I’ve been reading about a lot of tales of economic woe in the news lately due to the wrenching effects of the subprime mortgage debacle. One of the more bizarre cases is Jefferson County, Alabama, which is currently several billion dollars in debt because, apparently, some of its public officials, with questionable backgrounds and dubious motives, thought they could save on interest payments for the taxpayers by making some risky bond-swapping agreements. In addition, there was some plain old-fashioned graft going on in a county-wide overhaul of the sewer system being awarded to inexperienced companies with ties to the same questionable officials. Though they haven’t hit bottom yet, poor Jefferson County appears headed to break the record for municipal bankruptcy. Who’s to blame? More importantly, who should pay? The citizens of the county are on the hook to the tune of around $7,000 a person. Who in their right mind can call that fair?
Municipal bankruptcy laws were created during the Great Depression to deal with the woefully inadequate laws then on the books. Prior to then, the only choice for a county or state in debt was to raise taxes on its citizens to pay off their debts – as required by law. (The justification for that type of legal action was termed by mandamus, Latin for “we command”; who’s “we” in this case, I wonder?) It seems we are still learning the lessons of the Great Depression, for many municipalities will be very thankful for these bankruptcy laws now in place. Jefferson County is not alone: there are many news stories on municipal bankruptcy can be easily found on the Net.
Municipalities are just one type of victim of the current global financial crisis; but it is an impersonal aspect of it. The more personal aspect is more compelling: who knows how many millions of households are now facing foreclosure, and the massive scale of hardship they are enduring? What is now clear is that this has been caused by financial chicanery on an international scale.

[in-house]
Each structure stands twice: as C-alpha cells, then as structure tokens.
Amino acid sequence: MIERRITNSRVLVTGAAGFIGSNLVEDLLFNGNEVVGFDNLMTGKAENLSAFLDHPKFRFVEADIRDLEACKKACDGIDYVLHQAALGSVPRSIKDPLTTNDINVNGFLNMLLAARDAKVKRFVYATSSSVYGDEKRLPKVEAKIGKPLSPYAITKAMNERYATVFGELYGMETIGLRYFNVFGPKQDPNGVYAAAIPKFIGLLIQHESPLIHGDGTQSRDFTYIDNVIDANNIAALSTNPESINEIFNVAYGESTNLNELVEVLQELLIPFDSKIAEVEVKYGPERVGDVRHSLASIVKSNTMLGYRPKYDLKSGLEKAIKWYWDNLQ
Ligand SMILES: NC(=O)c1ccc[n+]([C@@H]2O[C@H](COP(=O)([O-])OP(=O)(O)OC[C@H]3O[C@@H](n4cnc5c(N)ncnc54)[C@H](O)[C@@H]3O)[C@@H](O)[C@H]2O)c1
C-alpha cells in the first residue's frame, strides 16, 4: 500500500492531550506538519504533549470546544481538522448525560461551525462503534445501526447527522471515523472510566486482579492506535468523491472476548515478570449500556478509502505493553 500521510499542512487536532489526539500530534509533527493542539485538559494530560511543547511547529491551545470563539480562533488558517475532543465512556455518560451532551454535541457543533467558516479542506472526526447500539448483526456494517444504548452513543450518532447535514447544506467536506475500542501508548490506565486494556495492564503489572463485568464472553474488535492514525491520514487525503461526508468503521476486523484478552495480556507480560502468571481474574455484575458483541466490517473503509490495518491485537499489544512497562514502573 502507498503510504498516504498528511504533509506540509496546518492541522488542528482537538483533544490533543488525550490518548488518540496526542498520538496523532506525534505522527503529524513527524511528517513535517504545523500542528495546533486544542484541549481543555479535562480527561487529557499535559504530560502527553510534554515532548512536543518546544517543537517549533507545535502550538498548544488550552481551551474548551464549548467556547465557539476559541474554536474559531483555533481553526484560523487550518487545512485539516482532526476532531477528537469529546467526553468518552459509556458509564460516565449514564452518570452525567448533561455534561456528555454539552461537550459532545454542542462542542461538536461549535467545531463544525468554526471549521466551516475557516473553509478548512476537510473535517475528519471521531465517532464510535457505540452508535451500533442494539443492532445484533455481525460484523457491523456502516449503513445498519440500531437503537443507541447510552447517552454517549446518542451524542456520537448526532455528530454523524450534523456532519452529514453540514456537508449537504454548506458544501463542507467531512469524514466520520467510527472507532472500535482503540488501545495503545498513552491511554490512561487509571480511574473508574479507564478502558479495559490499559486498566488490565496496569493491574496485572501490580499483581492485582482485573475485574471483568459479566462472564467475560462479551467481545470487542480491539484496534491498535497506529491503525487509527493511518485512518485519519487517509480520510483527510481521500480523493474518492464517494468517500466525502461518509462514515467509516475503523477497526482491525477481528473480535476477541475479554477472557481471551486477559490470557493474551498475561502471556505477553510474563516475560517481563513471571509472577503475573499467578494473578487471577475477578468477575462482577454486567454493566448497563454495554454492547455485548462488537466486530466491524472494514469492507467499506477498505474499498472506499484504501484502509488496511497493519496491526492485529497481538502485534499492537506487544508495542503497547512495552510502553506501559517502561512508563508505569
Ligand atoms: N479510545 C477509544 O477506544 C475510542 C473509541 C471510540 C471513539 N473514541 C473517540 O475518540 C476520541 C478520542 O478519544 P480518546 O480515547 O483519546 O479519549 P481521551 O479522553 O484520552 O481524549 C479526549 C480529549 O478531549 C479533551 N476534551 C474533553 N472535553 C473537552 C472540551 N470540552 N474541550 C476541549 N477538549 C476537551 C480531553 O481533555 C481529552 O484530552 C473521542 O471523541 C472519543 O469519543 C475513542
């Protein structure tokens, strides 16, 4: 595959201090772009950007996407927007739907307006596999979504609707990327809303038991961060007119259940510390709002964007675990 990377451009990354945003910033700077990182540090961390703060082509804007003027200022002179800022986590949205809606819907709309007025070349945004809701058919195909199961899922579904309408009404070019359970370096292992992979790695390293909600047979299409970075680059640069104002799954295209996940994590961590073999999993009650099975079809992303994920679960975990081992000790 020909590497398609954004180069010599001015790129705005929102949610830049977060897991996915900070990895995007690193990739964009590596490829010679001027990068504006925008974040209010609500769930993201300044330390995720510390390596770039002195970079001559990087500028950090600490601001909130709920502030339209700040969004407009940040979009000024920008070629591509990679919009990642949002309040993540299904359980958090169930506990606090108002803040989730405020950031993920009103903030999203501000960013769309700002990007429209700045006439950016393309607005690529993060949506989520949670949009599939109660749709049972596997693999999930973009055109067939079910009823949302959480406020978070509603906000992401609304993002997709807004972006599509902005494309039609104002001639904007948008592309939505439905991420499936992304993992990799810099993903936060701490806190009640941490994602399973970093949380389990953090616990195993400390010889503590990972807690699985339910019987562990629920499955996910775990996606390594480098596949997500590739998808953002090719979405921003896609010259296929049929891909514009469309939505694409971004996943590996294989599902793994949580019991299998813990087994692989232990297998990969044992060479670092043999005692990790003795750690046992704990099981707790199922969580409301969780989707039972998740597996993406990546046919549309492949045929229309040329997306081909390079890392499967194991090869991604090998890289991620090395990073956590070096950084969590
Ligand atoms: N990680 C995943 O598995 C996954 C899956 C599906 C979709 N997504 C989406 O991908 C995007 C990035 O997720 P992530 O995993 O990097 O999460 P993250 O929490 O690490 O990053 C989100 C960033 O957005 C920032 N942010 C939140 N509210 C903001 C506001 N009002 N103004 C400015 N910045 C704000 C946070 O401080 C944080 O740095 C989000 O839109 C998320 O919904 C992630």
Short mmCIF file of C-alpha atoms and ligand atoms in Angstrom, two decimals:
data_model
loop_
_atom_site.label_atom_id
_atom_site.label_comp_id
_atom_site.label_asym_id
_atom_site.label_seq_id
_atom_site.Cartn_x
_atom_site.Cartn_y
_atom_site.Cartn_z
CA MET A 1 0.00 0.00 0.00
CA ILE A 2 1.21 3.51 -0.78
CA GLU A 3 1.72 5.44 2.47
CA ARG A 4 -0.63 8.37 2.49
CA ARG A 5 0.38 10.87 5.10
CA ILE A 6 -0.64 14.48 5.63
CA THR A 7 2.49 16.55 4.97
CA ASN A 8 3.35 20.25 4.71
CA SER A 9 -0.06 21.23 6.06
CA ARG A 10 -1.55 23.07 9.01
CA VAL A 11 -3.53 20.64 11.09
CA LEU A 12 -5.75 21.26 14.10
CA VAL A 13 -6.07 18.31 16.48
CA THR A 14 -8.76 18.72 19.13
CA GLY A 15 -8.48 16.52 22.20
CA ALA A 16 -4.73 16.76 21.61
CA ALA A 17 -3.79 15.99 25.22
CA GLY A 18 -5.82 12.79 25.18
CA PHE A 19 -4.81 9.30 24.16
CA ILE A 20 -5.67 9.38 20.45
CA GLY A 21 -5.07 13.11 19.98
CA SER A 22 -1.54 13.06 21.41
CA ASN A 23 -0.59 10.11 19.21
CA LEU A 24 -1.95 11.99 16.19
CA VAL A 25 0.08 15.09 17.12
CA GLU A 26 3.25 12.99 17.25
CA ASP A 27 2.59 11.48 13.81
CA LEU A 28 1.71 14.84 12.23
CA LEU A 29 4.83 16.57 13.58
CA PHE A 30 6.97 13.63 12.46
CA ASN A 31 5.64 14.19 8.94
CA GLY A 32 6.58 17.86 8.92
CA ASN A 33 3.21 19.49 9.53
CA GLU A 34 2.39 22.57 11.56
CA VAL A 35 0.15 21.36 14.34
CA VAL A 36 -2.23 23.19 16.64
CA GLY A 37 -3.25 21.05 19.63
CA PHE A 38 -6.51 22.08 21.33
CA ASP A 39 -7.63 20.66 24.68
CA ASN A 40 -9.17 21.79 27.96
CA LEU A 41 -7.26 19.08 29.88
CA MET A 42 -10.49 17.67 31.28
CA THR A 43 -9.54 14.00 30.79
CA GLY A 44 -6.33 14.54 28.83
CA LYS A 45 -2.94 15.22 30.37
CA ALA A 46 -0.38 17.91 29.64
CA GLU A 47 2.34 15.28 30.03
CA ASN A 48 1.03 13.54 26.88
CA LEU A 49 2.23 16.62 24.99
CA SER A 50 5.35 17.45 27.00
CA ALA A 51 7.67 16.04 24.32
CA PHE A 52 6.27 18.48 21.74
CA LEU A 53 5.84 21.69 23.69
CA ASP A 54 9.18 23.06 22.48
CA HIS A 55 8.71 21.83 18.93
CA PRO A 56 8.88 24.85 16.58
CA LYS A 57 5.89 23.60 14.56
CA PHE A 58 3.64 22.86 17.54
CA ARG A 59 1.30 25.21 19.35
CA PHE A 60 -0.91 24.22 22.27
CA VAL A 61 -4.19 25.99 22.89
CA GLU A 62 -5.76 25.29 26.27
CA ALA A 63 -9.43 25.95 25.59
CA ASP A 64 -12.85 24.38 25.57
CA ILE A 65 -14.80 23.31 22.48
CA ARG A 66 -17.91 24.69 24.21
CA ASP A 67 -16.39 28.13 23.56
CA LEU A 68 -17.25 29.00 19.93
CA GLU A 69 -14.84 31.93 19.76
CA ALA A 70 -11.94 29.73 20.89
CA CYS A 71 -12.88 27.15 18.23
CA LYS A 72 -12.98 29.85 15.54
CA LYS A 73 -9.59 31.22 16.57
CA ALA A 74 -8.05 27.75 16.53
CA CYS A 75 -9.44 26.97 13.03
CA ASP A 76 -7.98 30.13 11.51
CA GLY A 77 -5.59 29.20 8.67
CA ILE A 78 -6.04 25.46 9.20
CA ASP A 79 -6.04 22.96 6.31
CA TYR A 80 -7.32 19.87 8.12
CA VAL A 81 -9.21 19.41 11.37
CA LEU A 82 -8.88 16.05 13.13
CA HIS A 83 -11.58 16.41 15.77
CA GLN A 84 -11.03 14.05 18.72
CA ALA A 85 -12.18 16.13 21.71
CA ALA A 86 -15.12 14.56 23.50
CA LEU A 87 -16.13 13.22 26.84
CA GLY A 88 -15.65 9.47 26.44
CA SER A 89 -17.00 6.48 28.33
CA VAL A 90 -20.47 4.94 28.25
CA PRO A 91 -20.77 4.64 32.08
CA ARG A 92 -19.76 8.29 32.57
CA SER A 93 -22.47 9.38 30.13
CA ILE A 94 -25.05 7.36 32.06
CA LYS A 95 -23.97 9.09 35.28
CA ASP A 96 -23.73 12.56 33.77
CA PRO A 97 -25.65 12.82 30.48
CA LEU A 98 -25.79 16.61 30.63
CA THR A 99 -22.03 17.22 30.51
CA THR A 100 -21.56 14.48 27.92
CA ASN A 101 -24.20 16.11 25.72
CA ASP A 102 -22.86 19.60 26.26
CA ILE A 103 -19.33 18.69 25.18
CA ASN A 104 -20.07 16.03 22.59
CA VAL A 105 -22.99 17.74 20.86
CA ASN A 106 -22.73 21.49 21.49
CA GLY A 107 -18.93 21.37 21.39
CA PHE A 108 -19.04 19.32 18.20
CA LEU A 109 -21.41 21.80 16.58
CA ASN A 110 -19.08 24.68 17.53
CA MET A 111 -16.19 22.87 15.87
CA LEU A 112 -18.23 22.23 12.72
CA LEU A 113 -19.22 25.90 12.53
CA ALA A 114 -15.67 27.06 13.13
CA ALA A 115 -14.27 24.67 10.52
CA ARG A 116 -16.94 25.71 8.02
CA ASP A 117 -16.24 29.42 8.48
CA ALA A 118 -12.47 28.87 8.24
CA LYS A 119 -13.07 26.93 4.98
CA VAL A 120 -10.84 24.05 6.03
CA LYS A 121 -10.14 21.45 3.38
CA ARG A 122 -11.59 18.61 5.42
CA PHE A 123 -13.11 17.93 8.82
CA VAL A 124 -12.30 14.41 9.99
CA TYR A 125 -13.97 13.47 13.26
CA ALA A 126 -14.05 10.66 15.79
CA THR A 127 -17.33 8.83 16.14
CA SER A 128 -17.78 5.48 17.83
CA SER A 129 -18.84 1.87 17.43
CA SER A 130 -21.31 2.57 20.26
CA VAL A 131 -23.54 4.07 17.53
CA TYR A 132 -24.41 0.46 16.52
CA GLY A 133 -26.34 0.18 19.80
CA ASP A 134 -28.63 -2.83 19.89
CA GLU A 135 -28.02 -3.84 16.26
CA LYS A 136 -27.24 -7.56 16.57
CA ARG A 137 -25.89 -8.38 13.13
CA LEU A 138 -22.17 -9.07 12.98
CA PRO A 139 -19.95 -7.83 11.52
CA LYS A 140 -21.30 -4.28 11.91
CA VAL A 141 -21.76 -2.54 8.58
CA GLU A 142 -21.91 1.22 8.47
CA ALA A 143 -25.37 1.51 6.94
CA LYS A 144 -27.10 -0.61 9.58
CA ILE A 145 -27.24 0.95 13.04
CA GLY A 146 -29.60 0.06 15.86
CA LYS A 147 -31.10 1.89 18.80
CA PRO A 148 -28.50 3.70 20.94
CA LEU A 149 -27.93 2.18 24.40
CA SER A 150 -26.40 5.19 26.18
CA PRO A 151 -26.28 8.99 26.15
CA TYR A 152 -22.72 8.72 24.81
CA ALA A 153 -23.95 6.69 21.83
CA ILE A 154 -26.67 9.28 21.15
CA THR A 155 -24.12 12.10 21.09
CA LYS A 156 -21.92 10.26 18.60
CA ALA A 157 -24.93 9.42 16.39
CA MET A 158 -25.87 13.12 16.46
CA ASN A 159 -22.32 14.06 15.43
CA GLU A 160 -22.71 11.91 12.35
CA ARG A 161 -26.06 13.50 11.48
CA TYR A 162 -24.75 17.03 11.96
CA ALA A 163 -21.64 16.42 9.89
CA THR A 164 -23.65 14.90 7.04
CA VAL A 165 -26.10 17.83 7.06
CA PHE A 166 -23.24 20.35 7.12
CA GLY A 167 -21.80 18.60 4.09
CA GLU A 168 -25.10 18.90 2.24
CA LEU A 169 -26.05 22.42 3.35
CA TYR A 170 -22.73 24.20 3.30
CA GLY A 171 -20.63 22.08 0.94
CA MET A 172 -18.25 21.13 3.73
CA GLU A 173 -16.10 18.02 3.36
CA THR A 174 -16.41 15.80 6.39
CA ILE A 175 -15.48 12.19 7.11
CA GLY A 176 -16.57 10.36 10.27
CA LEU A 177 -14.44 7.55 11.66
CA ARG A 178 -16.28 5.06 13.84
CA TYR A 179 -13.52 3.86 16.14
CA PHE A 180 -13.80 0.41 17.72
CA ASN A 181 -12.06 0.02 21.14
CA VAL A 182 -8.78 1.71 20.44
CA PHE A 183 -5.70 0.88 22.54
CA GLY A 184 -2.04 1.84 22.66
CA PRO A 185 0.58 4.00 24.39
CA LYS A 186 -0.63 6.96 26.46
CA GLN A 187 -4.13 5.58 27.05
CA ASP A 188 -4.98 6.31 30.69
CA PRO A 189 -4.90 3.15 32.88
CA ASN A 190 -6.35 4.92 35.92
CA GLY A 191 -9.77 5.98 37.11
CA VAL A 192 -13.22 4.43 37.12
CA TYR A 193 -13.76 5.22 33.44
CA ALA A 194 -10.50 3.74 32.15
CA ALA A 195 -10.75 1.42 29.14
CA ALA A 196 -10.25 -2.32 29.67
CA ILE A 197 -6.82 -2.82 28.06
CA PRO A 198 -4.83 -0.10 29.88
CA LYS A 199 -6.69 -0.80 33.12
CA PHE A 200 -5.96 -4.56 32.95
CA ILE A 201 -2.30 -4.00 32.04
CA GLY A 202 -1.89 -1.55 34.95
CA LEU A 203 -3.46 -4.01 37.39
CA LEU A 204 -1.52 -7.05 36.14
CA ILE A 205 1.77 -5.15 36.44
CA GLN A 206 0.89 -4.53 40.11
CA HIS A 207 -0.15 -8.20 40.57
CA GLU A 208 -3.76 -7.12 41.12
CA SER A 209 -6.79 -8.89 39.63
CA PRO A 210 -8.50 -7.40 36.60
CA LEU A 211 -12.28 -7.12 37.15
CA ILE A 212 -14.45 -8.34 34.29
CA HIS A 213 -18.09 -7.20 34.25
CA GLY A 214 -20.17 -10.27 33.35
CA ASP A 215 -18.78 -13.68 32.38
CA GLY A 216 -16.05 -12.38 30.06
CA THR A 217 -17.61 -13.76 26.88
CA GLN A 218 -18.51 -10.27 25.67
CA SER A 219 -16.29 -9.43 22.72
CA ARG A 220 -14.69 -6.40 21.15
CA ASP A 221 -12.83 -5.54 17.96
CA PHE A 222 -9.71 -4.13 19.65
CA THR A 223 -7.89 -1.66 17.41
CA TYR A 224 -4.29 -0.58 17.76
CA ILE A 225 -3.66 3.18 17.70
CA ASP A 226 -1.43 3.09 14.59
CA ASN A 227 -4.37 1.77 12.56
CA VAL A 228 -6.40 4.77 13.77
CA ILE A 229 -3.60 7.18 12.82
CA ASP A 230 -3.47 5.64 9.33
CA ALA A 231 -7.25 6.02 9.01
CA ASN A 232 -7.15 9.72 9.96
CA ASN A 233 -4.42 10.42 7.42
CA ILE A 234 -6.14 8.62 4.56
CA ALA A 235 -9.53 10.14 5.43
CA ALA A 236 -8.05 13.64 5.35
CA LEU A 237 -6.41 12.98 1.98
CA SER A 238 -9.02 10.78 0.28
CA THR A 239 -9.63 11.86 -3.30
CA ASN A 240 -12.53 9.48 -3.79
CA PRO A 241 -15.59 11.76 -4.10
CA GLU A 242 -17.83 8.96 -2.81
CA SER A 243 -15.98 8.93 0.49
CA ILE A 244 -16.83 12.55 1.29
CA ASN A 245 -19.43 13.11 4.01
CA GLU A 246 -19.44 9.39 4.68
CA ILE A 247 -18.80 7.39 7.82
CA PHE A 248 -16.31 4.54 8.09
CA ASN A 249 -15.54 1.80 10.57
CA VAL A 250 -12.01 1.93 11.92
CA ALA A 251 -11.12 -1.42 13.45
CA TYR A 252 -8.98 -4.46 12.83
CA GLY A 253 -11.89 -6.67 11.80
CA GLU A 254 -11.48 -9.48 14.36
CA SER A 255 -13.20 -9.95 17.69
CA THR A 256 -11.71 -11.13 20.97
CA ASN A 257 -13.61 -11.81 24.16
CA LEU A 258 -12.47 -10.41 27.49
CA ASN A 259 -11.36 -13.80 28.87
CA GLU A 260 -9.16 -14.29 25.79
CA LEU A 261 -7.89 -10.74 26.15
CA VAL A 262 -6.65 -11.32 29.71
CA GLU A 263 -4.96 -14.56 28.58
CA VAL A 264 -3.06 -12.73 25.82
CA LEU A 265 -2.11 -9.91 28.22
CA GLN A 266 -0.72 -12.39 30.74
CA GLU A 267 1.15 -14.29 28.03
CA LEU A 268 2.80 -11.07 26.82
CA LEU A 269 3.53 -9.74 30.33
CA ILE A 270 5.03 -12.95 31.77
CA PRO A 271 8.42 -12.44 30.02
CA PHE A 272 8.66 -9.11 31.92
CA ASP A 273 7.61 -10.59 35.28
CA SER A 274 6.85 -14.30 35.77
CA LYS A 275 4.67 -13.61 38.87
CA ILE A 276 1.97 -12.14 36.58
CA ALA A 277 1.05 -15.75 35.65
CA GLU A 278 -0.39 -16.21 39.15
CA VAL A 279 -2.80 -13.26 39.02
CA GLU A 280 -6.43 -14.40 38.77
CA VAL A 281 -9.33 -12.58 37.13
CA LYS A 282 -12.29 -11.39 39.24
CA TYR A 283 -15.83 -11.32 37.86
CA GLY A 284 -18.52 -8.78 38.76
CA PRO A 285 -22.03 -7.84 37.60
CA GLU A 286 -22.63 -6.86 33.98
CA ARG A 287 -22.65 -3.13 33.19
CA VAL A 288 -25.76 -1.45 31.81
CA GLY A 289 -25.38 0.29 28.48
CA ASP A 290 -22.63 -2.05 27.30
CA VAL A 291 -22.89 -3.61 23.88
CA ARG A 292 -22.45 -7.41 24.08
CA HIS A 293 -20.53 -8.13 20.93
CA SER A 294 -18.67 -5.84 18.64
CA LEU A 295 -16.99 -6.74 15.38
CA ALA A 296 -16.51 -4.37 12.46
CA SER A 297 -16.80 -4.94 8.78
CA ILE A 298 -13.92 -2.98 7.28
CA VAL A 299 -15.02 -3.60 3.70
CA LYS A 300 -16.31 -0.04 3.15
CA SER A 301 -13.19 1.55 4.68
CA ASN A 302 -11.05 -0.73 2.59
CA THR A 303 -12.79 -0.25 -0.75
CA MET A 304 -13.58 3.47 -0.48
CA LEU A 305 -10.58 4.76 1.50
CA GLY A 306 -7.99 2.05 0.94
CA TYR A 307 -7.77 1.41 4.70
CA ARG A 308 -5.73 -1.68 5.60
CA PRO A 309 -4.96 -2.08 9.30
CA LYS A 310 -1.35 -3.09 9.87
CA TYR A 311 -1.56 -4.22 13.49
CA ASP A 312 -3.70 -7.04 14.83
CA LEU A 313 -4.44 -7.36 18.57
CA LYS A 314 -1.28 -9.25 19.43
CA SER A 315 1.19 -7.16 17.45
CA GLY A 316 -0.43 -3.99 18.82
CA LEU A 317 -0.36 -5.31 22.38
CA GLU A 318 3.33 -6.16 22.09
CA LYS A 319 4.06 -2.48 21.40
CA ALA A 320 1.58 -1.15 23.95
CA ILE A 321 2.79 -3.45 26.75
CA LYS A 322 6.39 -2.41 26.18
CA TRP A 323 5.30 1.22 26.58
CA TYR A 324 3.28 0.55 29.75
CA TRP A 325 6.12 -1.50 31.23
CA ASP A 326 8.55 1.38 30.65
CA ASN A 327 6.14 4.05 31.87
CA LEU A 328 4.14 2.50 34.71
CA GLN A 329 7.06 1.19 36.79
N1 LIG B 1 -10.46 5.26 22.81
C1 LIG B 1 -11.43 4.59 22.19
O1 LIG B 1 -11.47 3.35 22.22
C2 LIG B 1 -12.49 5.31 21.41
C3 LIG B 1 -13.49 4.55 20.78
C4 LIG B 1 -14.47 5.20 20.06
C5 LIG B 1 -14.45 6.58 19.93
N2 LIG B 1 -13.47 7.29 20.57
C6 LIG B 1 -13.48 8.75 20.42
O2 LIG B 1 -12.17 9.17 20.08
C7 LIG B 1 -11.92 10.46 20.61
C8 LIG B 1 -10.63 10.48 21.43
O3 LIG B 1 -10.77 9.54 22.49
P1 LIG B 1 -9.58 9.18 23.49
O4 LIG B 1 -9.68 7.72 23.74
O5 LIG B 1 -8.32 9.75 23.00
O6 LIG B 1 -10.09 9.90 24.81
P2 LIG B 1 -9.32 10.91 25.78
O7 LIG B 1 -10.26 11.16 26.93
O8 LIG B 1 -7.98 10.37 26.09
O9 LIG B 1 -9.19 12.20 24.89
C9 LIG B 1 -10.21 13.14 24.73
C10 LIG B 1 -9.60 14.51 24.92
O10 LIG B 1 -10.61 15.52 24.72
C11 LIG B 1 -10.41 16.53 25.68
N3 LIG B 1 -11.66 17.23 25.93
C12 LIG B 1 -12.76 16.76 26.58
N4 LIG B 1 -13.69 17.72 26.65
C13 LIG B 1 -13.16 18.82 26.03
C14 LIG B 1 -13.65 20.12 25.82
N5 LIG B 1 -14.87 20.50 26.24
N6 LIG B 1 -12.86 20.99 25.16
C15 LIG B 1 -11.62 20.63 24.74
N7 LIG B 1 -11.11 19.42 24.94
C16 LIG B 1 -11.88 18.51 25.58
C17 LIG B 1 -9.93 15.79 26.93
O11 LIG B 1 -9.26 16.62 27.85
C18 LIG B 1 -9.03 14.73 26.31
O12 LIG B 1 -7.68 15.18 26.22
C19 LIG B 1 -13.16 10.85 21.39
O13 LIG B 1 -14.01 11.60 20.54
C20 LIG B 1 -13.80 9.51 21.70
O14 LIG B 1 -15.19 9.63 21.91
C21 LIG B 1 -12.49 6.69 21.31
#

A fundamental point here is that all this debt — which is causing real hardship, misery, even homelessness, murders and suicides — has been inflicted on unknowing innocents by an unjust economy. The economy is not some blind, impartial force of Nature, and cannot fall into that famous clause in legal contracts as “acts of God.” Far from it! The economy is an entirely man-made artifact, subject to our possible collective control; so why does it seem so out of control? It is because the current laws and regulations allow it — laws and regulations heavily influenced by corporate lobbyists, but ultimately under democratic control. I believe that we should start to recognize that economic stalkings and killings are just as serious as those criminal acts committed in person — and they are far more widespread. Innocent victims should not be made to pay for the economic injustice knowingly committed by economic thieves and murderers. We need a new Court of Economic Justice where such people and communities can plead their case, name their attackers and have the economic evidence reviewed and considered, just as we do now for the criminal acts that consider the motives, the weapons, the evidence, and all the facts, before reaching a verdict.